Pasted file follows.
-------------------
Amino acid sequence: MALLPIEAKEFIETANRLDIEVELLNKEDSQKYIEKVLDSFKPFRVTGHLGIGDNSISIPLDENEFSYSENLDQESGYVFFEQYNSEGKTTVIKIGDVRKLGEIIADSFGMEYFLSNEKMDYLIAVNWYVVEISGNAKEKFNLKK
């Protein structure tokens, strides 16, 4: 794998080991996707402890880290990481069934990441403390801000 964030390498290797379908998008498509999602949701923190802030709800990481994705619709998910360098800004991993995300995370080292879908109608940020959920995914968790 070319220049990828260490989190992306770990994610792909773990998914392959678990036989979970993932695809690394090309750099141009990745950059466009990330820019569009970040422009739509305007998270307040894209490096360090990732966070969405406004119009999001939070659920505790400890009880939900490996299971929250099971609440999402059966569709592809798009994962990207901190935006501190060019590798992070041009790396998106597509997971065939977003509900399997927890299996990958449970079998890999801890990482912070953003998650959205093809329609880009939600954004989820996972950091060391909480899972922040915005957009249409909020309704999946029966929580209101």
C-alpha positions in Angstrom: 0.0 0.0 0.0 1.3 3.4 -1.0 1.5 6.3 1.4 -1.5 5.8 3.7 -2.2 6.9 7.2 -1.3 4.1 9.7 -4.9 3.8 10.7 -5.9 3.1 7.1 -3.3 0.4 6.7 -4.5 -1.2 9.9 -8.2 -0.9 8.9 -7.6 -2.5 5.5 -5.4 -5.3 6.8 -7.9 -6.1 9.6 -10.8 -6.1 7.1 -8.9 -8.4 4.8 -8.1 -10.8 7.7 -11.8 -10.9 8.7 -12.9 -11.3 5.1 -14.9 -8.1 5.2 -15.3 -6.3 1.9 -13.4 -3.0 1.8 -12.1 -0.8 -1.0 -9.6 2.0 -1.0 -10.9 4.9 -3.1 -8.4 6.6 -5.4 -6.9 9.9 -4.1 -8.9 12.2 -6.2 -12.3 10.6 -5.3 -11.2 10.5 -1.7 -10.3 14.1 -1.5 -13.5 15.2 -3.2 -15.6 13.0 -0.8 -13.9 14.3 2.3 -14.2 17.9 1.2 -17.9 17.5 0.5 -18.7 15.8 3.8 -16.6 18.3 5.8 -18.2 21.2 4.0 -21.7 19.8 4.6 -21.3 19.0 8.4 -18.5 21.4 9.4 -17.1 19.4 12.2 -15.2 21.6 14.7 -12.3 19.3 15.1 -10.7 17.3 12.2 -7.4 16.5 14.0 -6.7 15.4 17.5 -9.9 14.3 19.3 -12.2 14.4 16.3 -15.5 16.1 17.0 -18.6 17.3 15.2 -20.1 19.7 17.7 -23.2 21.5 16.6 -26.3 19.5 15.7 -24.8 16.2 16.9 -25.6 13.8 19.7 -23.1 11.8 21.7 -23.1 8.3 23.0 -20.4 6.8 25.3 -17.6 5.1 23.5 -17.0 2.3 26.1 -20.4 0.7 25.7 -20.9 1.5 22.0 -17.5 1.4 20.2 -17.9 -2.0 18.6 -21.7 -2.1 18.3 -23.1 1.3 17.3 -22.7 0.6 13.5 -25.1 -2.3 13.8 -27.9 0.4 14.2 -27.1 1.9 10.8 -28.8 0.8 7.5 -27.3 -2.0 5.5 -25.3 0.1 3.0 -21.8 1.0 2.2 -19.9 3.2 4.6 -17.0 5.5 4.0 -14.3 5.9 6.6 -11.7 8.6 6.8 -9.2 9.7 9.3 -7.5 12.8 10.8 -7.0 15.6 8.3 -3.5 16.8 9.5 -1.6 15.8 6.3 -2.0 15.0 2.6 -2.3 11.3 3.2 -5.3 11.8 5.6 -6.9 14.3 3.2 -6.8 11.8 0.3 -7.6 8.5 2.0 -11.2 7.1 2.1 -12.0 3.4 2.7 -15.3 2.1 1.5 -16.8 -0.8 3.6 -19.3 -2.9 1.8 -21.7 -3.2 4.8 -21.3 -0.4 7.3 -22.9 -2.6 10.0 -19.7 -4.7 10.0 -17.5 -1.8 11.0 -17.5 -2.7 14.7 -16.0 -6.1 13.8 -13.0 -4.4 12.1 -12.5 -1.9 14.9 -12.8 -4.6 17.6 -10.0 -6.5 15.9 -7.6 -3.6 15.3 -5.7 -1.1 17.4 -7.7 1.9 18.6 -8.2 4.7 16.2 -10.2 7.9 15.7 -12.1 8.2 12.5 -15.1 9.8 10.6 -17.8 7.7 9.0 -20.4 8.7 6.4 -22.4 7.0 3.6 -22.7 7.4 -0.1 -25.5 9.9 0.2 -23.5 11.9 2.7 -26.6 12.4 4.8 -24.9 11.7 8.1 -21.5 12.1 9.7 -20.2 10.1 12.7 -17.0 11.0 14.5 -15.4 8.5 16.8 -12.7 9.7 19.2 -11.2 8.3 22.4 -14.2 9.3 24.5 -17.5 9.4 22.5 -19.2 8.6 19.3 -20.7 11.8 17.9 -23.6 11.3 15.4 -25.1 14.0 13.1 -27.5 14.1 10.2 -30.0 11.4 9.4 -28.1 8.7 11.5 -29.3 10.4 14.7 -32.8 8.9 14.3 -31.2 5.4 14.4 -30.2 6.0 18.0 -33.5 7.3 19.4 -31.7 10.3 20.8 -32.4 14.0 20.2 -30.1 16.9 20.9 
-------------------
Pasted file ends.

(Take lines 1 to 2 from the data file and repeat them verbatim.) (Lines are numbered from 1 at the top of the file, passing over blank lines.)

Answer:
Amino acid sequence: MALLPIEAKEFIETANRLDIEVELLNKEDSQKYIEKVLDSFKPFRVTGHLGIGDNSISIPLDENEFSYSENLDQESGYVFFEQYNSEGKTTVIKIGDVRKLGEIIADSFGMEYFLSNEKMDYLIAVNWYVVEISGNAKEKFNLKK
């Protein structure tokens, strides 16, 4: 794998080991996707402890880290990481069934990441403390801000 964030390498290797379908998008498509999602949701923190802030709800990481994705619709998910360098800004991993995300995370080292879908109608940020959920995914968790 070319220049990828260490989190992306770990994610792909773990998914392959678990036989979970993932695809690394090309750099141009990745950059466009990330820019569009970040422009739509305007998270307040894209490096360090990732966070969405406004119009999001939070659920505790400890009880939900490996299971929250099971609440999402059966569709592809798009994962990207901190935006501190060019590798992070041009790396998106597509997971065939977003509900399997927890299996990958449970079998890999801890990482912070953003998650959205093809329609880009939600954004989820996972950091060391909480899972922040915005957009249409909020309704999946029966929580209101």